New Scientist has some intriguing recent stories on particular fronts of research, including a discussion of the search for so-called ‘shadow life‘ — meaning, essentially, life forms here on earth that don’t share the last common ancestor of currently known life forms. Exobiologists, who hope to study life beyond earth, tend to focus on nearby candidate habitats (such as Mars and some volcanic moons elsewhere) that are thought to be energetically and chemically amenable to life as we know it. But it’s intriguing to consider the possibility that critters with ancestry outside the currently understood ancestral tree of life are living under (or perhaps even in…) our noses. In mulling the potential importance of understanding such life, and how it might differ from our own, the New Scientist article quotes Carol Cleland with an instructive analogy:
“If you were an alien biologist who’s interested in understanding what a mammal was, and all you had was zebras, it’s very unlikely that you would focus on their mammary glands, because only half the specimens have them. You’d probably focus on the stripes, which are ubiquitous.”
This analogy, though pithy and thought-provoking, strikes me as incomplete. If alien biologists thought like human biologists, for example, they’d likely first focus on traits that they shared with zebras (such a bias toward expecting and recognizing the familiar is reflected, comically, in the vast array of subtle twists on human morphology that seem to characterize most sentient life forms — cosmos-wide — in the fictional world of Star Trek). But Cleland’s point — that life, perhaps like any phenomenon, is most effectively understood through systematic comparison of many examples — is well taken.
So how might a ‘shadow’ life form differ from us other life forms? Well, for starters, it might not share the micron-scaled compartmental (cell- and other membrane sac-defined) architecture that we know so well. Or, for that matter, the familiar centralized (‘genomic’) storage of replicative ‘instructions’. Or, more fundamentally, the carbon ‘backbone’-based chemistry that we recognize to be so versatile for building molecules that interact with each other in richly complex ways. Yet even if a newfound life form shared all of the foregoing traits with ‘non-shadow’ life, a key way in which it might differ from us might be in not sharing one of the most salient ‘stripes’ that characterize life as we know it — our genetic code.
The latter term is so frequently (and dismayingly) misused in popular science journalism, that a definition is in order here. By genetic code, biologists literally mean a key: that is, a specific translation scheme for making proteins (the molecules that catalyze or otherwise centrally direct most of the chemical interactions that we recognize as crucial to cellular function) from instructions written in the form of nucleic acids (which make up genomes). The ‘texts’ to be translated into proteins, via this code, are found in the specialized segments of a genome that we call genes. Such texts are simply strings of 3-letter DNA ‘words’ called codons, each of which is translated into a particular amino acid ‘meaning’ as the protein (a polymer of amino acids strung together in the same order as the codons that specify them) is built.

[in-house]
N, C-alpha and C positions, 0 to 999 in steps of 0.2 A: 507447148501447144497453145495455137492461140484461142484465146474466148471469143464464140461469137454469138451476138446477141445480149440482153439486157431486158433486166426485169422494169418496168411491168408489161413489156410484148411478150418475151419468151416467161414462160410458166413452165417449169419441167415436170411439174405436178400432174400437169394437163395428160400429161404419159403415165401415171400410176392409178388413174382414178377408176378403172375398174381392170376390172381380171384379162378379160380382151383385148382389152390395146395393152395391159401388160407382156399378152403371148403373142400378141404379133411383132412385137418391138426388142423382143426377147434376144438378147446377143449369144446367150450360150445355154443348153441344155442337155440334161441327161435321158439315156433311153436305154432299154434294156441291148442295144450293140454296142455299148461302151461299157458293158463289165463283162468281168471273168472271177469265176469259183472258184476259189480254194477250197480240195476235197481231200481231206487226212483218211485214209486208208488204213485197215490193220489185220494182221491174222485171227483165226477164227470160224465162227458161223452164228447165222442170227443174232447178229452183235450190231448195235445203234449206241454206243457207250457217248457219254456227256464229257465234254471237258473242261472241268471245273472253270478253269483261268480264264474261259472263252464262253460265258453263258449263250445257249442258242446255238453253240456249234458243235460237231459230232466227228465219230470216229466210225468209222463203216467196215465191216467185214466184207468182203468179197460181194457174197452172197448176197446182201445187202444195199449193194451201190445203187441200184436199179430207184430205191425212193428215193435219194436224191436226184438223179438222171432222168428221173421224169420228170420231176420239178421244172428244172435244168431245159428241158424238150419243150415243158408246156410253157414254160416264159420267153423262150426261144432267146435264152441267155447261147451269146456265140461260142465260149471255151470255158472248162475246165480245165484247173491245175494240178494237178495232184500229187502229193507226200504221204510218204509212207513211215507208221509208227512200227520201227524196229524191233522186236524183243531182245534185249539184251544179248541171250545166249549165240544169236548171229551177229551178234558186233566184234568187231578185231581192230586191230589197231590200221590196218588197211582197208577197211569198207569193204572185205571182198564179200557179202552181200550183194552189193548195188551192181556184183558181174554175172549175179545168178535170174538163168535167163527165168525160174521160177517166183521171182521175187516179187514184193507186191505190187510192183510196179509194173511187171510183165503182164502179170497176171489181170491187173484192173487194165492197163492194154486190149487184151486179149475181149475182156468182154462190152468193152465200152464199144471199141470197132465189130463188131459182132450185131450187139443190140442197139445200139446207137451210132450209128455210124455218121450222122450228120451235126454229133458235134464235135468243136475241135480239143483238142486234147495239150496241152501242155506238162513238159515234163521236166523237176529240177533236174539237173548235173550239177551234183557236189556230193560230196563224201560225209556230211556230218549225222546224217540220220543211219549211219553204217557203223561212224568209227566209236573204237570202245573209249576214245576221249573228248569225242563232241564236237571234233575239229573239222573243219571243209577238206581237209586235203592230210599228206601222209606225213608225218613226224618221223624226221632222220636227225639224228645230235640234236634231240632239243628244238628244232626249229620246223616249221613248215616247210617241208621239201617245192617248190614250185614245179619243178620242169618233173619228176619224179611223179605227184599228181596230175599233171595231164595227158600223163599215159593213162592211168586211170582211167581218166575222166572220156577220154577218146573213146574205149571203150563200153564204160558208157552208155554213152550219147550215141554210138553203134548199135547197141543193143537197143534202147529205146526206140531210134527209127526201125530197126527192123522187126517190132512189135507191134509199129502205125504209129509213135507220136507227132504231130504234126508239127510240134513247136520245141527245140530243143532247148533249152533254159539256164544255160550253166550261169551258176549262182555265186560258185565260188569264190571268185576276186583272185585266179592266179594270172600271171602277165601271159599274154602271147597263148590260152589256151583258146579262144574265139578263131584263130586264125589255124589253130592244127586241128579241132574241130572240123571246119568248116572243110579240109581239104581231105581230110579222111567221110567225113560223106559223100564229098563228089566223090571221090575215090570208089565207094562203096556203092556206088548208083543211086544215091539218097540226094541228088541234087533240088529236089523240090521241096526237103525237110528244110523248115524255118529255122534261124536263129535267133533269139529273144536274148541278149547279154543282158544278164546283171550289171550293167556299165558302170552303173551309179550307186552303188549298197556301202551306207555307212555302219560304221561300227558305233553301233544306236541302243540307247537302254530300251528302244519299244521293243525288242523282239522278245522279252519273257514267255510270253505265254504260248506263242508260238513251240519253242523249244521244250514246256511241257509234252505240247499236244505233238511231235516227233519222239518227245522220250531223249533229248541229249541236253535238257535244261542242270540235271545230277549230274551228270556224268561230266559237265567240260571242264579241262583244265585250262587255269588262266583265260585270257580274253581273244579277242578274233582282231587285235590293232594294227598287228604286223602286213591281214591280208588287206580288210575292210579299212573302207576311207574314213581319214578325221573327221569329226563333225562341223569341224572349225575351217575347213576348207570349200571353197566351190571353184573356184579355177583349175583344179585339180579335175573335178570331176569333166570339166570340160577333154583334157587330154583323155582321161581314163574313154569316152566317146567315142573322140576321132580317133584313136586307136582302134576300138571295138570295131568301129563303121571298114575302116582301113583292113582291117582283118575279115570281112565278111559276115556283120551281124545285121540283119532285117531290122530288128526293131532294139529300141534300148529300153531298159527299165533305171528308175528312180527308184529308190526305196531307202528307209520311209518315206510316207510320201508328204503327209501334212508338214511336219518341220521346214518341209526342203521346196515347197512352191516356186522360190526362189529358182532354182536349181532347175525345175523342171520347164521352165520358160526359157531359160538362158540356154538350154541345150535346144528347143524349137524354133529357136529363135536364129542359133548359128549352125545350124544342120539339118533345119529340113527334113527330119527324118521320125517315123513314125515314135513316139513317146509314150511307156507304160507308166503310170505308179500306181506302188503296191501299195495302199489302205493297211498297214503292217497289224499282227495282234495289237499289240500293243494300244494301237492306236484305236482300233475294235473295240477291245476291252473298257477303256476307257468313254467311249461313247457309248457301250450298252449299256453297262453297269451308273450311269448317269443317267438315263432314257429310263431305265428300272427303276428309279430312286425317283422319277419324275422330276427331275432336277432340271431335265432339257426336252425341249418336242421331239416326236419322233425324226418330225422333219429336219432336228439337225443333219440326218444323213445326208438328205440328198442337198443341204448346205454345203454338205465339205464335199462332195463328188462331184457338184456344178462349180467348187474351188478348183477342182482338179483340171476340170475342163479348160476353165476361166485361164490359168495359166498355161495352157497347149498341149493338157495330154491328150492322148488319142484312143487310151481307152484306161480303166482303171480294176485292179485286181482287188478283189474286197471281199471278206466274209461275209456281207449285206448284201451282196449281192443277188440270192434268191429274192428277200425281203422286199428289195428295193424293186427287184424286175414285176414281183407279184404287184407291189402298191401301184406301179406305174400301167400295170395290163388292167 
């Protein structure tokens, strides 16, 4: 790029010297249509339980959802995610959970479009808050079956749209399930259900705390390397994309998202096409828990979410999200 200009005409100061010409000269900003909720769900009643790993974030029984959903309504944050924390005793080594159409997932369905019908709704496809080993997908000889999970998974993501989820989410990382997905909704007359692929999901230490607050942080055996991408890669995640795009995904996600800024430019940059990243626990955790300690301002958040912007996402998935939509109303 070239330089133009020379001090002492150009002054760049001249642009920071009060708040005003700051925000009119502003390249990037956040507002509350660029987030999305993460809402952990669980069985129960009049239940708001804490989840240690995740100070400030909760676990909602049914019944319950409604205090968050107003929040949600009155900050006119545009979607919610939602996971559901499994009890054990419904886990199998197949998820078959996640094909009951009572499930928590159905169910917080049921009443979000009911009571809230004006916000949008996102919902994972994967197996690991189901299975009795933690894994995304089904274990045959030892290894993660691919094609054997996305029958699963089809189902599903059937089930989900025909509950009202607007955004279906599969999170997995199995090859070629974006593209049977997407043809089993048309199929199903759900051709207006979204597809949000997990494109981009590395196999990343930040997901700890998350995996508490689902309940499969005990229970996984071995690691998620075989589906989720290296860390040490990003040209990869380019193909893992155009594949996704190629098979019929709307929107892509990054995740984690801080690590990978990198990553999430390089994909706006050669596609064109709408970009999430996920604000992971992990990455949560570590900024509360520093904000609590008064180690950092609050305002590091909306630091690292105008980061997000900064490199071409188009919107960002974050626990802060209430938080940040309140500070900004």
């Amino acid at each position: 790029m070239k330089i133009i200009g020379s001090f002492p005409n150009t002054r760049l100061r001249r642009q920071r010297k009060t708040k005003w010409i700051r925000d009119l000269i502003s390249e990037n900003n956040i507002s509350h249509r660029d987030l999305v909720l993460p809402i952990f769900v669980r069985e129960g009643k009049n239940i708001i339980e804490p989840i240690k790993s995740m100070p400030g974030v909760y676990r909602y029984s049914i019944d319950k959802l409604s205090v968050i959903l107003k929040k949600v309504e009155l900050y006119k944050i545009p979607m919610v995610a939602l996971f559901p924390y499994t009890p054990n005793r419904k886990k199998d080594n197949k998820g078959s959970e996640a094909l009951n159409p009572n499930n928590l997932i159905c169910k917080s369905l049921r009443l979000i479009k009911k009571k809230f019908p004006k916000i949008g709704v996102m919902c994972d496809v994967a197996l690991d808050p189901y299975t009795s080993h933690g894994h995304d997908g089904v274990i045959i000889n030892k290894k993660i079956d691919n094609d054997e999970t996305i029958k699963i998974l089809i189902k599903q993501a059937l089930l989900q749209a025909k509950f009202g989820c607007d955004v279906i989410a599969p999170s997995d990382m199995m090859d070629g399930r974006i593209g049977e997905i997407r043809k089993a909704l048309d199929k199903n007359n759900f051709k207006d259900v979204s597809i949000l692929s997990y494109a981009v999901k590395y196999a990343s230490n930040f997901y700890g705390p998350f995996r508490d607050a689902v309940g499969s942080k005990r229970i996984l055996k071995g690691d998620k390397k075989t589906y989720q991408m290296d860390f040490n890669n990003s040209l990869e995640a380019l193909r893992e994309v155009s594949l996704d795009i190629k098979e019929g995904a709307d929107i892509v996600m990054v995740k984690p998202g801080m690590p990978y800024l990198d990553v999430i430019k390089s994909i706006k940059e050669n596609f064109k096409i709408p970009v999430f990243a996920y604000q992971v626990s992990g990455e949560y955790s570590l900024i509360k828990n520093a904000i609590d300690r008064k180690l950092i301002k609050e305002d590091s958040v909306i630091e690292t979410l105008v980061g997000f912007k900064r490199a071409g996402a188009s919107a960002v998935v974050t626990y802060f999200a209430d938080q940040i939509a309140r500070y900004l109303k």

Because the ‘alphabet’ of DNA has exactly four ‘letters’ (A,C,G,T), there are exactly sixty-four (i.e., 4 x 4 x 4) distinct codons. But there are, with minor exceptions, just twenty distinct amino acids used to make proteins in life as we know it. Other than these twenty amino acids, the only other ‘meaning’ to be conveyed by codons is the ‘stop sign’ used to signal that a newly minted protein is complete. The genetic code, having more distinct words (64) than distinct meanings (21), is thus said to be degenerate — that is, some of its words have the same meaning.
While such degeneracy can help buffer a code against ‘transmission error’, degenerate codes are inherently inefficient. One could, for example, easily devise a genetic code using just sixteen ‘2-letter’ codons (one of them with a ‘shift key’ meaning), rather than the sixty-four ‘3-letter’ ones, to encode exactly the same ‘meaning’ information as the real genetic code does, in roughly 30% less ‘text’. And when one considers other optimality criteria, too, the standard genetic code likewise falls short of ideal: Stephen Freeland and Laurence Hurst, for example, measured codes’ abilities to buffer the effects of genomic mutation — a major source of ‘transmission error’ — at the protein level, and estimated that the standard code, while remarkably good, was worse than trillions of possible alternative codes (and they even limited the field of contenders to codes that had exactly the same synonymous codon ‘families’ found in the standard code, with the same such family assigned to the ‘stop sign’ meaning).